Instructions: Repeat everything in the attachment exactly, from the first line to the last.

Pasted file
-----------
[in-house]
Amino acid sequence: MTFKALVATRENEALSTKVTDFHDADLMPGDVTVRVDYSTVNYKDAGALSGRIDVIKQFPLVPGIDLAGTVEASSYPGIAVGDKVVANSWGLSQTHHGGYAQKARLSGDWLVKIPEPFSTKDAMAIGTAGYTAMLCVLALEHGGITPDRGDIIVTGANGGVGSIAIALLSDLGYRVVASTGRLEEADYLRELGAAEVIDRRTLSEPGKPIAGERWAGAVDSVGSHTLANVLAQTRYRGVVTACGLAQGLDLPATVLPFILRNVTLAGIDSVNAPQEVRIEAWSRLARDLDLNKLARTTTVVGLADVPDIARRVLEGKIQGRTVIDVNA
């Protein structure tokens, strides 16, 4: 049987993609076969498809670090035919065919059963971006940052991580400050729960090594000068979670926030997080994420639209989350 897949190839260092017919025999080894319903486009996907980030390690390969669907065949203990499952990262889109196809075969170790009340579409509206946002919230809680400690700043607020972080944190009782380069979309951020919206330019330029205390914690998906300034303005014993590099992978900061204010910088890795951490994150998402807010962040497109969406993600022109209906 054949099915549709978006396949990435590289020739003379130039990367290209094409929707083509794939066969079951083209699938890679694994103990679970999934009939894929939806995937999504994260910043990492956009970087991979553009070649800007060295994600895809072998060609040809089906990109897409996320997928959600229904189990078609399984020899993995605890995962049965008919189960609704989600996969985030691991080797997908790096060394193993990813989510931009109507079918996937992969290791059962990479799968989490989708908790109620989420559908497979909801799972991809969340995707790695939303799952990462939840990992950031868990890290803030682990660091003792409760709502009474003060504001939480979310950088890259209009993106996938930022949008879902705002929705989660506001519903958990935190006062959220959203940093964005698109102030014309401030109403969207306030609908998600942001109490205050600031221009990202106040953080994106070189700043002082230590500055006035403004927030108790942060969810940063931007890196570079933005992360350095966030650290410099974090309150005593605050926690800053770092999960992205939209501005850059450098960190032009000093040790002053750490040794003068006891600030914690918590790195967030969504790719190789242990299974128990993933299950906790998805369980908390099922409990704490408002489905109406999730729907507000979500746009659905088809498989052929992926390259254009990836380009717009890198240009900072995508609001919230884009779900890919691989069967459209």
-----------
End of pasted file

[in-house]
Amino acid sequence: MTFKALVATRENEALSTKVTDFHDADLMPGDVTVRVDYSTVNYKDAGALSGRIDVIKQFPLVPGIDLAGTVEASSYPGIAVGDKVVANSWGLSQTHHGGYAQKARLSGDWLVKIPEPFSTKDAMAIGTAGYTAMLCVLALEHGGITPDRGDIIVTGANGGVGSIAIALLSDLGYRVVASTGRLEEADYLRELGAAEVIDRRTLSEPGKPIAGERWAGAVDSVGSHTLANVLAQTRYRGVVTACGLAQGLDLPATVLPFILRNVTLAGIDSVNAPQEVRIEAWSRLARDLDLNKLARTTTVVGLADVPDIARRVLEGKIQGRTVIDVNA
């Protein structure tokens, strides 16, 4: 049987993609076969498809670090035919065919059963971006940052991580400050729960090594000068979670926030997080994420639209989350 897949190839260092017919025999080894319903486009996907980030390690390969669907065949203990499952990262889109196809075969170790009340579409509206946002919230809680400690700043607020972080944190009782380069979309951020919206330019330029205390914690998906300034303005014993590099992978900061204010910088890795951490994150998402807010962040497109969406993600022109209906 054949099915549709978006396949990435590289020739003379130039990367290209094409929707083509794939066969079951083209699938890679694994103990679970999934009939894929939806995937999504994260910043990492956009970087991979553009070649800007060295994600895809072998060609040809089906990109897409996320997928959600229904189990078609399984020899993995605890995962049965008919189960609704989600996969985030691991080797997908790096060394193993990813989510931009109507079918996937992969290791059962990479799968989490989708908790109620989420559908497979909801799972991809969340995707790695939303799952990462939840990992950031868990890290803030682990660091003792409760709502009474003060504001939480979310950088890259209009993106996938930022949008879902705002929705989660506001519903958990935190006062959220959203940093964005698109102030014309401030109403969207306030609908998600942001109490205050600031221009990202106040953080994106070189700043002082230590500055006035403004927030108790942060969810940063931007890196570079933005992360350095966030650290410099974090309150005593605050926690800053770092999960992205939209501005850059450098960190032009000093040790002053750490040794003068006891600030914690918590790195967030969504790719190789242990299974128990993933299950906790998805369980908390099922409990704490408002489905109406999730729907507000979500746009659905088809498989052929992926390259254009990836380009717009890198240009900072995508609001919230884009779900890919691989069967459209």